A week to focus on safely transporting children in vehicles
This week aims to emphasize making sure the youngest and smallest of travelers are properly secured in vehicles.
The Michigan Office of Highway Safety Planning reminds parents and caregivers about keeping children safe as part of National Child Passenger Safety Week, which extends through Saturday.
CPS Week is a national initiative to raise awareness about car seat use and encourages caregivers to have their children’s seats in vehicles inspected by a certified CPS technician. The week culminates on National Seat Check Saturday.
According to the National Highway Traffic Safety Administration, 46 percent of vehicle seats are misused — unfortunately, that’s roughly half. OHSP and NHTSA are focusing on the proper use of vehicle and booster seats to reduce fatalities and injuries among children.
“Car crashes are the leading cause of death for children. Tweens, age 8 to 14, are most at risk for injury or death in a crash,” said Michael L. Prince, director of OHSP. “Children need to be buckled up every trip, every time. Parents and caregivers must know the best options and have the right resources when choosing a car seat or booster seat.”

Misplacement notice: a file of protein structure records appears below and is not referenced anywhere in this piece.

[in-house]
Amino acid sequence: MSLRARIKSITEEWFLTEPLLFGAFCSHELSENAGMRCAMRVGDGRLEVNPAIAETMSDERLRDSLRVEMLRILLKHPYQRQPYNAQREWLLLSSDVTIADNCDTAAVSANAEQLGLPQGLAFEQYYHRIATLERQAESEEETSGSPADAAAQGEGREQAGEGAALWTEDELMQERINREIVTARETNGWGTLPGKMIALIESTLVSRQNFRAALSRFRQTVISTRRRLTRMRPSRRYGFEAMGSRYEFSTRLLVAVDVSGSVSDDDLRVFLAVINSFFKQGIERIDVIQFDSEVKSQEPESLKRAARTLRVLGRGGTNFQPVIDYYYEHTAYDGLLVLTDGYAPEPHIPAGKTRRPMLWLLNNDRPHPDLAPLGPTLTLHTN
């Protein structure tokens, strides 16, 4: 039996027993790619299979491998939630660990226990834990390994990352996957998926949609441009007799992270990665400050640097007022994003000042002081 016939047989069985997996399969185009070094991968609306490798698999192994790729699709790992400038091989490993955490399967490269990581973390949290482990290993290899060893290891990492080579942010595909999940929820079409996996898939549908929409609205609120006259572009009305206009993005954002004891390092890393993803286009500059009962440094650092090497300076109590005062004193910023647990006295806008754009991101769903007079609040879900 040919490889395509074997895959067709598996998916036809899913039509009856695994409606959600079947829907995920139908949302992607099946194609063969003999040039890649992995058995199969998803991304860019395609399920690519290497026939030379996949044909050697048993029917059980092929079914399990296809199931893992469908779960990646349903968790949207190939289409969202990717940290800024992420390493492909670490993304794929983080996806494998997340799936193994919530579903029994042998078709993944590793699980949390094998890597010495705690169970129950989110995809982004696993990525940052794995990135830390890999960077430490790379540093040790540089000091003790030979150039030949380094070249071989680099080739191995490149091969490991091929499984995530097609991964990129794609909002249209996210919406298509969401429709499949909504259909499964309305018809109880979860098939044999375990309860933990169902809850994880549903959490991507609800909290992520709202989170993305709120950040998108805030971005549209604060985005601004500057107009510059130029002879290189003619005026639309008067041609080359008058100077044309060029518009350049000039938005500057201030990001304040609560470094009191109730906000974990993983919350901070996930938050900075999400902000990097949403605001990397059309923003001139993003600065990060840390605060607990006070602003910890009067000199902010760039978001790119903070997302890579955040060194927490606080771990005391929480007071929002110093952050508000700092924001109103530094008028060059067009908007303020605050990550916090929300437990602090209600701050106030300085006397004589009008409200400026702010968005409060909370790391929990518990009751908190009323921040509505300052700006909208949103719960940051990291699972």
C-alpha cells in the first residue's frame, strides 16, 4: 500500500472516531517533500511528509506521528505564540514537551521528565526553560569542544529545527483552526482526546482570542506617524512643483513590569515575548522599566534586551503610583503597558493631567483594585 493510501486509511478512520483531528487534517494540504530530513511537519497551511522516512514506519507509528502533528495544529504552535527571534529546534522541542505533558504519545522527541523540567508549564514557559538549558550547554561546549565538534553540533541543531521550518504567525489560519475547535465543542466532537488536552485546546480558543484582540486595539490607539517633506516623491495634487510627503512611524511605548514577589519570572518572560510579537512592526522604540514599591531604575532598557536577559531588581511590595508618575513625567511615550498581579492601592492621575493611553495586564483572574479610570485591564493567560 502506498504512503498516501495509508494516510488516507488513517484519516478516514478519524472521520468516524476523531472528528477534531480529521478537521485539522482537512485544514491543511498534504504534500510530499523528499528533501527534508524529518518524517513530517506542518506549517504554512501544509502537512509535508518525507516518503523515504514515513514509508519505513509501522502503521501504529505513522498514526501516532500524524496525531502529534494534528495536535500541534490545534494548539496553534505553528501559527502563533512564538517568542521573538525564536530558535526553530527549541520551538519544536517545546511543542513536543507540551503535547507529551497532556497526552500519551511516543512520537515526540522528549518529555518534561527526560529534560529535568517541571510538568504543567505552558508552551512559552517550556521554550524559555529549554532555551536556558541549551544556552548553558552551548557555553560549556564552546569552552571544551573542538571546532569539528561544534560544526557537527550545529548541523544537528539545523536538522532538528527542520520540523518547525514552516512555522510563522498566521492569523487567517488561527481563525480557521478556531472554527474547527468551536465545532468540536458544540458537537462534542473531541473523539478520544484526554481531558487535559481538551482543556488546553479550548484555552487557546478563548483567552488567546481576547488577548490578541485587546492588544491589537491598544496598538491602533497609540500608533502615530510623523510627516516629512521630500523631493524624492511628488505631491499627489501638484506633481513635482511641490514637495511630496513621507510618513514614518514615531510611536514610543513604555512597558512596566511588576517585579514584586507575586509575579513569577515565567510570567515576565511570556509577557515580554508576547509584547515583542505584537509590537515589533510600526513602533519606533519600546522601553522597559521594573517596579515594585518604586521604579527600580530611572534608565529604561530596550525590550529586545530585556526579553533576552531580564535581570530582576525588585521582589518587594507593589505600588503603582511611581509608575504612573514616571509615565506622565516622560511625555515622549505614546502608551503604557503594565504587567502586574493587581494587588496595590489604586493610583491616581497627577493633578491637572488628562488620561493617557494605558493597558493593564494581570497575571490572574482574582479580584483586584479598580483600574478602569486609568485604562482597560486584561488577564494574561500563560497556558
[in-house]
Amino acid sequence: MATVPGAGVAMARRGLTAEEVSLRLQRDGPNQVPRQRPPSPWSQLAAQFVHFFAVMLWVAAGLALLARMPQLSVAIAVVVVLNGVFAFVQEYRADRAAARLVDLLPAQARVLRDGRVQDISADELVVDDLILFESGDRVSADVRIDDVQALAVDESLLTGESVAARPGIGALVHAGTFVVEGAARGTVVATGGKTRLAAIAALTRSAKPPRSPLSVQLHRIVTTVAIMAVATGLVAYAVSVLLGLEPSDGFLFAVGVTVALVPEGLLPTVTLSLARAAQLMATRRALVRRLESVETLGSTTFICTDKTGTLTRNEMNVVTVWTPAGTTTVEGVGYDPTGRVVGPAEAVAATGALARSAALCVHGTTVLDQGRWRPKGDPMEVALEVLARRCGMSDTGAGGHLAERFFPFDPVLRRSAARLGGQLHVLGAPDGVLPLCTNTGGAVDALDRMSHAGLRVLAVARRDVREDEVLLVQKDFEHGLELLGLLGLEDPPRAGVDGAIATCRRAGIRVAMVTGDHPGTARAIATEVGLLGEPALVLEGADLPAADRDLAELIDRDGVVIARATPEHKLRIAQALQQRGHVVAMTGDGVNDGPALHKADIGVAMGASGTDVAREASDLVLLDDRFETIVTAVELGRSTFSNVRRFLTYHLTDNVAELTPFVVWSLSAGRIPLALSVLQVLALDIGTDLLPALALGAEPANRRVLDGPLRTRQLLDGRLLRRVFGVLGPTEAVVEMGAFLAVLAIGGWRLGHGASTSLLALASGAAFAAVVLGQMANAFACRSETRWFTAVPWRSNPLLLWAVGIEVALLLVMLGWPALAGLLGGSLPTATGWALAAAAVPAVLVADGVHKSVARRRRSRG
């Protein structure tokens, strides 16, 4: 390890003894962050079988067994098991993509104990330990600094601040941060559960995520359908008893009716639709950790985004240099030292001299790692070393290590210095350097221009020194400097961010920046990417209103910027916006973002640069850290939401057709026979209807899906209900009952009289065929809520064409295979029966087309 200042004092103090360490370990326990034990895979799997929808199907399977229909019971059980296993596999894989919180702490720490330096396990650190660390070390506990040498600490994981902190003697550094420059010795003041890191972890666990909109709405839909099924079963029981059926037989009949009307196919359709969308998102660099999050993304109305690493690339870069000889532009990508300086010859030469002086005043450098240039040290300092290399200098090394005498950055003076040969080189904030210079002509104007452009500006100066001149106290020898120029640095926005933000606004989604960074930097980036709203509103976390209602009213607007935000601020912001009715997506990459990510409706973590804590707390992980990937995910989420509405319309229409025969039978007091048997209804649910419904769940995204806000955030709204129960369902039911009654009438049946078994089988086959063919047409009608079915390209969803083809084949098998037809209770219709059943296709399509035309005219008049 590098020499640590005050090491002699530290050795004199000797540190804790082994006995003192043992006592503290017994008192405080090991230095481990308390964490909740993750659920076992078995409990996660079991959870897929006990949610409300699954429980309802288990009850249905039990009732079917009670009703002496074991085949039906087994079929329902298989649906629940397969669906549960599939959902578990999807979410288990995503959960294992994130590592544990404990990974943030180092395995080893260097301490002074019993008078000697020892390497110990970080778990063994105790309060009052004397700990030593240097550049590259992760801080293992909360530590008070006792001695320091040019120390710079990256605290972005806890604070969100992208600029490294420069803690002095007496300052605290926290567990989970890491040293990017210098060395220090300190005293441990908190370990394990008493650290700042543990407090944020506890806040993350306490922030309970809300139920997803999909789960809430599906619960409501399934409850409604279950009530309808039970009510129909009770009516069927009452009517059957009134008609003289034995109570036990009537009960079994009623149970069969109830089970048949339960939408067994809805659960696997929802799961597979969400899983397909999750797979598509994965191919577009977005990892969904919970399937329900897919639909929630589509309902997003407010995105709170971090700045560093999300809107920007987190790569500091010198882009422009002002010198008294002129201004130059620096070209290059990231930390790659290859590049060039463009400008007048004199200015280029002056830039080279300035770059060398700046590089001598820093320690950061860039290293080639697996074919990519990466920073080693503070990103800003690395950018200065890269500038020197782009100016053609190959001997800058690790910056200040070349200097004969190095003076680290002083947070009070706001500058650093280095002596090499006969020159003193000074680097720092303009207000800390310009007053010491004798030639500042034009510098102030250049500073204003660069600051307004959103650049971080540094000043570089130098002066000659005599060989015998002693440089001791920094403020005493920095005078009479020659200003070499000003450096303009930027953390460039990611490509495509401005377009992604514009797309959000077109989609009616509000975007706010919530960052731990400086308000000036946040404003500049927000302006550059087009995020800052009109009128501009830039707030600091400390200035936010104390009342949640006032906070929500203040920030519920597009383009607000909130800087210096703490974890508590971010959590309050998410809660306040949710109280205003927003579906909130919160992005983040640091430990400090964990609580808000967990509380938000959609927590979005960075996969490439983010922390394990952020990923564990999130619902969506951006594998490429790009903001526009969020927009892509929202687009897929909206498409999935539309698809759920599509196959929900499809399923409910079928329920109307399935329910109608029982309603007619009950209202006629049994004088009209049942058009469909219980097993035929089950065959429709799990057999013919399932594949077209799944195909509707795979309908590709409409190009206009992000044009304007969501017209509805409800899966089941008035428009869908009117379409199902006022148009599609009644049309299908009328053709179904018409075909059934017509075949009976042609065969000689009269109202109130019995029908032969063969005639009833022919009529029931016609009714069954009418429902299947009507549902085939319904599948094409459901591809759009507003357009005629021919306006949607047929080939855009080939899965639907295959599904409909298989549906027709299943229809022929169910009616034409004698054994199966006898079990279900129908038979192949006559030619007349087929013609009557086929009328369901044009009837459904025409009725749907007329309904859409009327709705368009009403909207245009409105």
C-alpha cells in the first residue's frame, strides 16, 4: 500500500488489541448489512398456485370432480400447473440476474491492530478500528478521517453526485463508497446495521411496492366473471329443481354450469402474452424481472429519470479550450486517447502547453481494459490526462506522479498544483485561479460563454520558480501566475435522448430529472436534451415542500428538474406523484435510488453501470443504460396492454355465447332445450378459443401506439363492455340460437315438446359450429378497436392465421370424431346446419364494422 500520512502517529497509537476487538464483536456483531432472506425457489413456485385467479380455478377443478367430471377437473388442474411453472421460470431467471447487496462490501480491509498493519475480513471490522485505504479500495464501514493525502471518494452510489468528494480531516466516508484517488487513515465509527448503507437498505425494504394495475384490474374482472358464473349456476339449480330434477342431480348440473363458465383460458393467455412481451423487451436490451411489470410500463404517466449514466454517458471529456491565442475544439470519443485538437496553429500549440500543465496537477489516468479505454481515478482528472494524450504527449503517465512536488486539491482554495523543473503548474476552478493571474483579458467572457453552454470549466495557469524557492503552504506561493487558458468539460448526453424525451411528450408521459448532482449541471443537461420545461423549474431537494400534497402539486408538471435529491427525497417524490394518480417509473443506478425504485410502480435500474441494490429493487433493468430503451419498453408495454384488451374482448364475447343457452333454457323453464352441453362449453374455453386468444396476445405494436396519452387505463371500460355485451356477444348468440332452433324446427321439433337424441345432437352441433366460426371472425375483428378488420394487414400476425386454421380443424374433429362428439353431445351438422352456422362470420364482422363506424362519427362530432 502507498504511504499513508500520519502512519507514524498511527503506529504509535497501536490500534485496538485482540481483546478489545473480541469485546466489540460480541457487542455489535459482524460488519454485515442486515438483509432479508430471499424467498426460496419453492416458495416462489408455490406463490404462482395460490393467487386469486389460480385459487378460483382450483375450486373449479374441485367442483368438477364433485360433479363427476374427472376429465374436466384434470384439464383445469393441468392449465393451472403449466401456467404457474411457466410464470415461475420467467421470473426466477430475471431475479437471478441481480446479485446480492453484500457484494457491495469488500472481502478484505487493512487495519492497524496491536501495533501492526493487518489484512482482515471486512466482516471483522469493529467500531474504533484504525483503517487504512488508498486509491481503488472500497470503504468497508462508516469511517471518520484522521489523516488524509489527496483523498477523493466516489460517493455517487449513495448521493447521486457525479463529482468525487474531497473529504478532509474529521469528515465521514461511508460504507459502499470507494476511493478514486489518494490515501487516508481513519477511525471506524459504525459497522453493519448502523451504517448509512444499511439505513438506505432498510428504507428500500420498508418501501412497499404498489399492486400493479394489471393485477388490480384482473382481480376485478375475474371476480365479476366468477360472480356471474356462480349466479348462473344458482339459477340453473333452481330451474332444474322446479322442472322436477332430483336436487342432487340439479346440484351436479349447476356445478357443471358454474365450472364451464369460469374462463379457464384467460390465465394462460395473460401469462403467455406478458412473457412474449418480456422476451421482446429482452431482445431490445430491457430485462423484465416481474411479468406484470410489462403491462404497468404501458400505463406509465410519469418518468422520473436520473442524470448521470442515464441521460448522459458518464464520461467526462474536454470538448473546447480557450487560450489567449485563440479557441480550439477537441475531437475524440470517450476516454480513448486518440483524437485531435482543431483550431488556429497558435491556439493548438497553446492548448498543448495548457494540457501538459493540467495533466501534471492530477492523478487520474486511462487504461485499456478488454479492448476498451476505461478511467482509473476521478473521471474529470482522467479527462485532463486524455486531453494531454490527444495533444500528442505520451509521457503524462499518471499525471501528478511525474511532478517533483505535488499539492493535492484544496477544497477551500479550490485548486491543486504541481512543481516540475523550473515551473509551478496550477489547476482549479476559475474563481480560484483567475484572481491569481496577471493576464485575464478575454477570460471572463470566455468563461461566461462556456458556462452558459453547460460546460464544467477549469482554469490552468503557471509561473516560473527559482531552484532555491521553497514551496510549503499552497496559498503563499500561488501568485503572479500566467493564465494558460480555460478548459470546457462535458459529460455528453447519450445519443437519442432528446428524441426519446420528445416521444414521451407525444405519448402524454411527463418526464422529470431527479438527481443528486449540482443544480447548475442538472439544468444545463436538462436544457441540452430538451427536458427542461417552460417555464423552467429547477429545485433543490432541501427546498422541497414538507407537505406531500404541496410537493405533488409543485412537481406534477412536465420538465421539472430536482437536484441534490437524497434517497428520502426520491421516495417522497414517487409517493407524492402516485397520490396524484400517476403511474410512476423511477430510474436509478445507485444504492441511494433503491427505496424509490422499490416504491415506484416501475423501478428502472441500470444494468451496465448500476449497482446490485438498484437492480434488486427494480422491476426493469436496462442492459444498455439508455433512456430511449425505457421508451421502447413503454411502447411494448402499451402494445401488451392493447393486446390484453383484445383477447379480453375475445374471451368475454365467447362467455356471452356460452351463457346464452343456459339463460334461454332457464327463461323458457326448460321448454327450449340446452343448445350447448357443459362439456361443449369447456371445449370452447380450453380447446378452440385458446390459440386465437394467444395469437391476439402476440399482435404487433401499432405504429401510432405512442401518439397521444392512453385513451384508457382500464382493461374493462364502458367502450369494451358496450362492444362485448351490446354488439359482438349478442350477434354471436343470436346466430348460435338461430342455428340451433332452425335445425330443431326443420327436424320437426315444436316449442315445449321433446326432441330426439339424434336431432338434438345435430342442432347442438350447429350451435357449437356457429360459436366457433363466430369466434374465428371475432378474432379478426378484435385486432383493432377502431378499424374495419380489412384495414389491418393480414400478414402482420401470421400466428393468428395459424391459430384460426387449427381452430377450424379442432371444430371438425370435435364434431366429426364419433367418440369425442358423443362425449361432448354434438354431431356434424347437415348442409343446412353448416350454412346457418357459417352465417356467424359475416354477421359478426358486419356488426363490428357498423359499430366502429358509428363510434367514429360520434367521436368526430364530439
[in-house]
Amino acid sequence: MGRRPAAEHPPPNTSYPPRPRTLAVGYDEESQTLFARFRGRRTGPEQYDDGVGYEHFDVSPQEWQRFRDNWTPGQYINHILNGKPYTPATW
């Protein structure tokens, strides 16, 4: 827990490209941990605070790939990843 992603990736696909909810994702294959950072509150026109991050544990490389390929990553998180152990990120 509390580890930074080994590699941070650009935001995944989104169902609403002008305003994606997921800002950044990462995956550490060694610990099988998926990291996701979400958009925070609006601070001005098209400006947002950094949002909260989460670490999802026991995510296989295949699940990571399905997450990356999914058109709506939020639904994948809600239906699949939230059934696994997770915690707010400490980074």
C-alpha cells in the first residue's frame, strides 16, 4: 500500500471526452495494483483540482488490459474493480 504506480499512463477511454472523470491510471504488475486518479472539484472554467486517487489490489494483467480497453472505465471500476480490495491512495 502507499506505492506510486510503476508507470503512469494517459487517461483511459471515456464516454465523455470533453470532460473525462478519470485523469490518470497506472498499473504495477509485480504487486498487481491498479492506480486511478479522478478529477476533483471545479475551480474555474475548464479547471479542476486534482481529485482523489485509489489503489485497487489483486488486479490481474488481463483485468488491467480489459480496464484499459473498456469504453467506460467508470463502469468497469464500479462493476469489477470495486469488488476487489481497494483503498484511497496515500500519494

A child should ride in a rear-facing car seat from birth to age 2, or when they reach the upper weight or height limit for the car seat. When a child outgrows that rear-facing car seat, the child should be buckled in a forward-facing car seat until at least age 5. A booster seat should then be used until a child is at least 4 feet 9 inches tall.
A new initiative this year, piloted by Helen DeVos Children’s Hospital, aims to educate children ages 5 to 12 about riding safely in a vehicle, focusing on the benefits of booster seats and the importance of riding in the backseat until age 13. The Tween — Back, Booster, Buckle program is a statewide program managed by CPS technicians. In Michigan, there are more than 1,000 certified CPS technicians who are trained with the latest technology and information, which they share with community members at local vehicle seat checks. For a list of planned vehicle seat checks, and additional safety tips, including information on the Tween — Back, Booster, Buckle program, go to www.michigan.gov/carseats.
In addition to proper vehicle seat use, the OHSP also is raising awareness about the dangers of heatstroke, with 40 deaths nationwide so far this year. For more information on preventing heatstroke and for tools and tips, go to https://www.safekids.org/take-action-prevent-heatstroke#care.